(This article belongs to the Special Issue Toxic Residues and Risk Assessment in Food Safety)
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16 pages, 2205 KiB  
Article
Allium sativum L. var. Voghiera Reduces Aflatoxin B1 Bioaccessibility and Cytotoxicity In Vitro
by Álvaro Lázaro, Massimo Frangiamone, Annalisa Maietti, Alessandra Cimbalo, Pilar Vila-Donat and Lara Manyes
Foods 2024, 13(3), 487; https://doi.org/10.3390/foods13030487 - 2 Feb 2024
Cited by 1 | Viewed by 842
Abstract
The present work focuses on the evaluation of AFB1′s bioaccessibility and cytotoxicity in vitro using bread (naturally contaminated) enriched or not enriched with fresh Voghiera garlic (2%). Two different experiments were carried out: experiment 1 (E1), with low-AFB1-concentration breads (1.6–1.7 mg/kg); and experiment [...] Read more.
The present work focuses on the evaluation of AFB1′s bioaccessibility and cytotoxicity in vitro using bread (naturally contaminated) enriched or not enriched with fresh Voghiera garlic (2%). Two different experiments were carried out: experiment 1 (E1), with low-AFB1-concentration breads (1.6–1.7 mg/kg); and experiment 2 (E2), with high-AFB1-concentration breads (96.4–102.7 mg/kg). Eight breads were prepared, four for E1 (experiment 1) and another four for E2 (experiment 2), with each experiment having a control group (C), a garlic-enriched group (2%) (G), an AFB1 group (A), and an AFB1 + garlic group (A + G). Simulated digestion was performed on each type of bread, and gastric and intestinal digests were obtained. AFB1 content in flours, baked bread, and gastric and intestinal digests was measured by High-Performance Liquid Chromatography coupled to Fluorescence Detection. The results demonstrate dose-dependent AFB1 bioaccessibility and that the presence of garlic contributed to its reduction in both doses (7–8%). Moreover, garlic’s presence in AFB1-contaminated bread increased cell viability (9–18%) in differentiated Caco-2 cells and mitigated the arrest of S and G2/M phases provoked by AFB1 on Jurkat T cells and reduced apoptosis/necrosis, cellular reactive oxygen species (ROS), and mitochondrial ROS by 16%, 71%, and 24% respectively. The inclusion of garlic as a functional ingredient helped relieve the presence and effects of AFB1. Full article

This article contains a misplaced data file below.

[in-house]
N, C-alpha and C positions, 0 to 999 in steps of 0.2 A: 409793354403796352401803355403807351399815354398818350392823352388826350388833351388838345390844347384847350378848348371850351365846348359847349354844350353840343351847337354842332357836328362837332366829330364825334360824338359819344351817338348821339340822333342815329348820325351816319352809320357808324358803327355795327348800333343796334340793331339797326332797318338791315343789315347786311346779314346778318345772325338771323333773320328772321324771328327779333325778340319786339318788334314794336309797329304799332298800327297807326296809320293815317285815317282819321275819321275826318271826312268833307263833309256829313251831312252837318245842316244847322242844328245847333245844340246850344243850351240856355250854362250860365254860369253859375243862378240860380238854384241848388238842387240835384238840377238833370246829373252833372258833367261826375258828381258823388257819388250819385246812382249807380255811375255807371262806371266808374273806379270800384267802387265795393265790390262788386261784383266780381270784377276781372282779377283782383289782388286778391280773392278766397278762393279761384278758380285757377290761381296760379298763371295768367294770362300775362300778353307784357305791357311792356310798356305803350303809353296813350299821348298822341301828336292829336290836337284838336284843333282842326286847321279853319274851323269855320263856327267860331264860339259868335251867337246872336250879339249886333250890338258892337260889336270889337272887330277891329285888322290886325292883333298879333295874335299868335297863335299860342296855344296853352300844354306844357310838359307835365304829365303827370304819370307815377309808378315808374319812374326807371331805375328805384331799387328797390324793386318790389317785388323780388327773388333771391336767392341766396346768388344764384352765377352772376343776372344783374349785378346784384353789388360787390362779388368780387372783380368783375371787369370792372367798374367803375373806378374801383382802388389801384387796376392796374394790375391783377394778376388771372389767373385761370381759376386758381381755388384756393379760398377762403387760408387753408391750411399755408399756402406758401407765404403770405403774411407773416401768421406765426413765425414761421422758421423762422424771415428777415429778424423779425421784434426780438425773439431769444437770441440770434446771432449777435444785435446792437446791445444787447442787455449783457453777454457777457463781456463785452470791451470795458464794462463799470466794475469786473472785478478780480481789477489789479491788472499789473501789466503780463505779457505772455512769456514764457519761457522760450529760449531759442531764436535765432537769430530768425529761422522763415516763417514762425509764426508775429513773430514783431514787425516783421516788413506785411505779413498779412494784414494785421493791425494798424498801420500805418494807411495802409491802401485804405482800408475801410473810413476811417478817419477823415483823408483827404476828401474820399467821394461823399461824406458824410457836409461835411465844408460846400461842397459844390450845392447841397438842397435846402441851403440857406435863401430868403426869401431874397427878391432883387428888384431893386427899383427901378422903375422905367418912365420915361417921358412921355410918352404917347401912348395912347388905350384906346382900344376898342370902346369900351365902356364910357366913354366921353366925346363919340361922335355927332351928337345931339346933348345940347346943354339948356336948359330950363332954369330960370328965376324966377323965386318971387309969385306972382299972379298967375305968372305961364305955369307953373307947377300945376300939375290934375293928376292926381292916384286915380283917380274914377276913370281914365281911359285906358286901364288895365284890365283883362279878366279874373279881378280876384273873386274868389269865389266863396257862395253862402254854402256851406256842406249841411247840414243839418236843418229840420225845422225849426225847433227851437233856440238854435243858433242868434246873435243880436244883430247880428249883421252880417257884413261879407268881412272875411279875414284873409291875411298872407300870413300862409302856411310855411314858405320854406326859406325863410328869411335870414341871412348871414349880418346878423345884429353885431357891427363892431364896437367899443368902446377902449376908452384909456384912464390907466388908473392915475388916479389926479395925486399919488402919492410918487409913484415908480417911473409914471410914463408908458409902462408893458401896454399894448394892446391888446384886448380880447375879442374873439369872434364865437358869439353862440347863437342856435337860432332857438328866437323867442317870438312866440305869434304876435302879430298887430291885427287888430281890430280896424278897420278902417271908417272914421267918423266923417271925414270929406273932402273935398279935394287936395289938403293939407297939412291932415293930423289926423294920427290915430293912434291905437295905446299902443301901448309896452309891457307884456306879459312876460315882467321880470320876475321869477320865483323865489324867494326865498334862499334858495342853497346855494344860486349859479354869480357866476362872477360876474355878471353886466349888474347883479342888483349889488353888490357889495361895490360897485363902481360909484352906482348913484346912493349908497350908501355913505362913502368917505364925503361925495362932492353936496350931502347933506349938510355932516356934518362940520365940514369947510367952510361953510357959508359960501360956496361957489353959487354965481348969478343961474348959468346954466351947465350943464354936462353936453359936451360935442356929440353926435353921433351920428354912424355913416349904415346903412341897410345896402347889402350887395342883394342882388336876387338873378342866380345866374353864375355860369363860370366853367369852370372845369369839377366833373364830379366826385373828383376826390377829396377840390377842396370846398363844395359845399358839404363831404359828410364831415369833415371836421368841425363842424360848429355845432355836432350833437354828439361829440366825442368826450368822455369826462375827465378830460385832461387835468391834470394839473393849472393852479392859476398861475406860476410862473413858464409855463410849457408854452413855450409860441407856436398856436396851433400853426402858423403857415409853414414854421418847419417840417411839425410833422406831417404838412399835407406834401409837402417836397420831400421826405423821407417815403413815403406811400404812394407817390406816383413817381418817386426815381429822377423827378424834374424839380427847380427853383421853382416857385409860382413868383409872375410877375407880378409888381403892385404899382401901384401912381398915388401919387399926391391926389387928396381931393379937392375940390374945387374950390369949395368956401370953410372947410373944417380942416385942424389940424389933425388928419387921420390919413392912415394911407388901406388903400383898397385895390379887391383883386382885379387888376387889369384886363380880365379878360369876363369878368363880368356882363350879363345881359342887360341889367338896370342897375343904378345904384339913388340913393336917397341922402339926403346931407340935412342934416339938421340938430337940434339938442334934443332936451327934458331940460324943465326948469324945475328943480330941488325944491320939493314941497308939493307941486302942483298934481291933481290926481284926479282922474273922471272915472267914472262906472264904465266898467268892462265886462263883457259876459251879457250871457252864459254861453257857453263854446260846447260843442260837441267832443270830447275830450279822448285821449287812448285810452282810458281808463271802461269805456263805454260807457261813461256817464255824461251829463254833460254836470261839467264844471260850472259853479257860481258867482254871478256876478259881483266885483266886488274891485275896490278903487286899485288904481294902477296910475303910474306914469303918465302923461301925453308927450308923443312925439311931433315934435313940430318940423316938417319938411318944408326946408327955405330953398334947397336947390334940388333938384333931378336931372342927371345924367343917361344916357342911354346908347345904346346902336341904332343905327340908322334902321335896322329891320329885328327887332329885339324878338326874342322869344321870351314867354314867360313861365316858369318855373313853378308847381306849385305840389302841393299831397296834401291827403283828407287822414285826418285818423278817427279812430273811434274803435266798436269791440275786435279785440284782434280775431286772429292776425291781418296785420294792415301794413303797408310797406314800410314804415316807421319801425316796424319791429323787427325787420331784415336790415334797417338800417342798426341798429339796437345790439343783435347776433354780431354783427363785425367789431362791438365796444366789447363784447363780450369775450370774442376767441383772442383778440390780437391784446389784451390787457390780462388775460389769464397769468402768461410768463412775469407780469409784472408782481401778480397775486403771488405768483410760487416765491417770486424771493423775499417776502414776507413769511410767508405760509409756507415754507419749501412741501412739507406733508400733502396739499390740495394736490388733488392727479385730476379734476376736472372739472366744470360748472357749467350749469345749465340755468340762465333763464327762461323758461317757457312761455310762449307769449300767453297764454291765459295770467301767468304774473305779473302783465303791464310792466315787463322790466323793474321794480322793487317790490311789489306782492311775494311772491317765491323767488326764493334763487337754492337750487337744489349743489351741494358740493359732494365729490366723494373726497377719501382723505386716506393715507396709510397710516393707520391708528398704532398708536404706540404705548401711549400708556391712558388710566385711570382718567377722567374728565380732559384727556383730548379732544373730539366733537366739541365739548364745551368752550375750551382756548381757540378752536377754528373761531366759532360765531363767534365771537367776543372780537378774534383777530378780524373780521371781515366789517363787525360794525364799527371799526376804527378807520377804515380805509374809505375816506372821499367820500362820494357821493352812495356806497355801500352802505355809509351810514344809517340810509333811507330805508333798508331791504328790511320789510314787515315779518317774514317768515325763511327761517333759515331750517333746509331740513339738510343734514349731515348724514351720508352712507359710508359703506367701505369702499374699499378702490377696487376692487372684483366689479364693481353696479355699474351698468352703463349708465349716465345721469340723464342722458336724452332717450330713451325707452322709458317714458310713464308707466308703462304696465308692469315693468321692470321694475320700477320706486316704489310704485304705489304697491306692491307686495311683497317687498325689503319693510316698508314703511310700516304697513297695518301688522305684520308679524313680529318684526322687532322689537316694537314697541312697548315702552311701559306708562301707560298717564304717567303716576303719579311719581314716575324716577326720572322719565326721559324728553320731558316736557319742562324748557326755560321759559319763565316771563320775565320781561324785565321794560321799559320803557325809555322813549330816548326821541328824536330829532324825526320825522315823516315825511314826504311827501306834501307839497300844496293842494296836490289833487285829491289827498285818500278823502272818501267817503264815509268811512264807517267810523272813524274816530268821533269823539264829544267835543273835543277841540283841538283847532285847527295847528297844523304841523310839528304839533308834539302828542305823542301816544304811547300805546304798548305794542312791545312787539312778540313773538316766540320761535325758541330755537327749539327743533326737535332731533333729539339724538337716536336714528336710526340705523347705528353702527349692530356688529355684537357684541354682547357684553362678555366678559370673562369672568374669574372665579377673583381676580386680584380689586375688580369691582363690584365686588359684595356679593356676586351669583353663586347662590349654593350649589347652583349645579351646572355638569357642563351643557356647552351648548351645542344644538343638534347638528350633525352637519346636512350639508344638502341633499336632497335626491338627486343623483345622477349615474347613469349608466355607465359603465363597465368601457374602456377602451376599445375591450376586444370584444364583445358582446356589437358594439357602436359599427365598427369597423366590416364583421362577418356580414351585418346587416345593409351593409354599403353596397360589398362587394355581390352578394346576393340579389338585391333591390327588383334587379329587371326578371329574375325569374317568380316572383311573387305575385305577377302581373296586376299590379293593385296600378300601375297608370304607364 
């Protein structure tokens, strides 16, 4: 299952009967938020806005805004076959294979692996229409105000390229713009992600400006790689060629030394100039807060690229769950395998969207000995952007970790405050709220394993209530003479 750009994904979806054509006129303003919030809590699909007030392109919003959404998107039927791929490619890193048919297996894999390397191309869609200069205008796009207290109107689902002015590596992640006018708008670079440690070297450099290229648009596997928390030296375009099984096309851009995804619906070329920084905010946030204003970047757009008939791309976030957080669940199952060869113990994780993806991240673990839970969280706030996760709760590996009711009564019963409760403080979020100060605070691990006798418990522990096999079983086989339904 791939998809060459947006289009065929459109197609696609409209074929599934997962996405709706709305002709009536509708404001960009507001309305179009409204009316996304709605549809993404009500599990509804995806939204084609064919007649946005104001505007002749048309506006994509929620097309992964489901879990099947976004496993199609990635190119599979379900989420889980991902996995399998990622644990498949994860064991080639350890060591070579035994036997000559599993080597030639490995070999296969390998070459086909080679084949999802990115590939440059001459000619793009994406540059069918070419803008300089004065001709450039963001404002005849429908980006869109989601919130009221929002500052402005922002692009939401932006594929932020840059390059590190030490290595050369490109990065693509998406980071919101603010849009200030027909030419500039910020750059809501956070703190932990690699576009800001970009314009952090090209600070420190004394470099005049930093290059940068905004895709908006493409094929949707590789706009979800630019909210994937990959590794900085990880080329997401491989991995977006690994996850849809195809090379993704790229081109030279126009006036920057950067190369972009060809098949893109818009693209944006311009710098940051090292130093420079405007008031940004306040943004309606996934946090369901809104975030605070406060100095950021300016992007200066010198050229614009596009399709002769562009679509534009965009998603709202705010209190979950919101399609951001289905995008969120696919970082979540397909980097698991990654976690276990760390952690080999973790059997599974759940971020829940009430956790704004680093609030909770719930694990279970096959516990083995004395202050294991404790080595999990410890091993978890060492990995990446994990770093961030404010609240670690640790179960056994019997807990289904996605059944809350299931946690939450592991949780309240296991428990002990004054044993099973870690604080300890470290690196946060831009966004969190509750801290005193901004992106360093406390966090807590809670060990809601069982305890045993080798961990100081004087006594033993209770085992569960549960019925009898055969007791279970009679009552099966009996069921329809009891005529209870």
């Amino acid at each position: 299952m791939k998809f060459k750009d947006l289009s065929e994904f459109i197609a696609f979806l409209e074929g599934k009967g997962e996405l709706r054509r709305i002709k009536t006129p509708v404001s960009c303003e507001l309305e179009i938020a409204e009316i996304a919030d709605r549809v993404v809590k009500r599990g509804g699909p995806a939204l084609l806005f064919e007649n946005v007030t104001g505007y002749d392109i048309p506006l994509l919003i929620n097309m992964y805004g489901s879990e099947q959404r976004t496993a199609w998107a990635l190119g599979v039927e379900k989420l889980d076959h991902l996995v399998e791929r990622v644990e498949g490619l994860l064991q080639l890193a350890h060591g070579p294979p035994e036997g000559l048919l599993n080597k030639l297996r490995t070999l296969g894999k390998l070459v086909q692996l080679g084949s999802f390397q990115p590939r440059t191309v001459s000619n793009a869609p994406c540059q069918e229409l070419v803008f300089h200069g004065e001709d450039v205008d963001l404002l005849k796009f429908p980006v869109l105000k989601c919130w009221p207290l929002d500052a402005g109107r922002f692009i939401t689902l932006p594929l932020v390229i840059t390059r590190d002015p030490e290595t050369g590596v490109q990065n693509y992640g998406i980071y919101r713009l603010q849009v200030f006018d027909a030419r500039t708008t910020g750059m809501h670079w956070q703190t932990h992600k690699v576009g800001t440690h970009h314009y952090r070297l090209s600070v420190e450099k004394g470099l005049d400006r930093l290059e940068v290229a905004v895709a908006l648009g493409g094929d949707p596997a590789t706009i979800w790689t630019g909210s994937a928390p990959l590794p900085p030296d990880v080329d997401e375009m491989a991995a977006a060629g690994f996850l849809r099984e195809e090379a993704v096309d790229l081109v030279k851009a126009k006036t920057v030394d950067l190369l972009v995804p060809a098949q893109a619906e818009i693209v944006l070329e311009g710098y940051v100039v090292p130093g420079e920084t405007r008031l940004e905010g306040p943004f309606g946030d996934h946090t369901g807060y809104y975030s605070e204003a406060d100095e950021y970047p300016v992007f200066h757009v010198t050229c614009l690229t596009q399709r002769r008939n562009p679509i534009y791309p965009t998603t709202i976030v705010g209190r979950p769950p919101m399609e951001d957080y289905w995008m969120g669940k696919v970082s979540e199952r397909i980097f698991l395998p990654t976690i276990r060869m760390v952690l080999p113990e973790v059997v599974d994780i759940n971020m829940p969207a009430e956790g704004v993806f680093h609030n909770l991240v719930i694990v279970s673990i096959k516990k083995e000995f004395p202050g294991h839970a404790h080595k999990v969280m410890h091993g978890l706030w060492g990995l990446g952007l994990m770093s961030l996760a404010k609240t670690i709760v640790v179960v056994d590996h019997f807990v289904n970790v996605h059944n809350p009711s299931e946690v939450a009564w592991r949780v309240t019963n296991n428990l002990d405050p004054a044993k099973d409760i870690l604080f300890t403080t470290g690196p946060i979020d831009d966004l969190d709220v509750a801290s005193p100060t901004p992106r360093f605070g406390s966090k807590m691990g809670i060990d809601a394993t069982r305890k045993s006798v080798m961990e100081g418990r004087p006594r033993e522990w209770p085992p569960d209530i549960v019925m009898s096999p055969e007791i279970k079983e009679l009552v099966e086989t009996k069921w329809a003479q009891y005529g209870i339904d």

(This article belongs to the Special Issue Toxic Residues and Risk Assessment in Food Safety)
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Review

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25 pages, 2588 KiB  
Review
Veterinary Drug Residues in the Food Chain as an Emerging Public Health Threat: Sources, Analytical Methods, Health Impacts, and Preventive Measures
by Hazim O. Khalifa, Lamek Shikoray, Mohamed-Yousif Ibrahim Mohamed, Ihab Habib and Tetsuya Matsumoto
Foods 2024, 13(11), 1629; https://doi.org/10.3390/foods13111629 - 23 May 2024
Viewed by 408
Abstract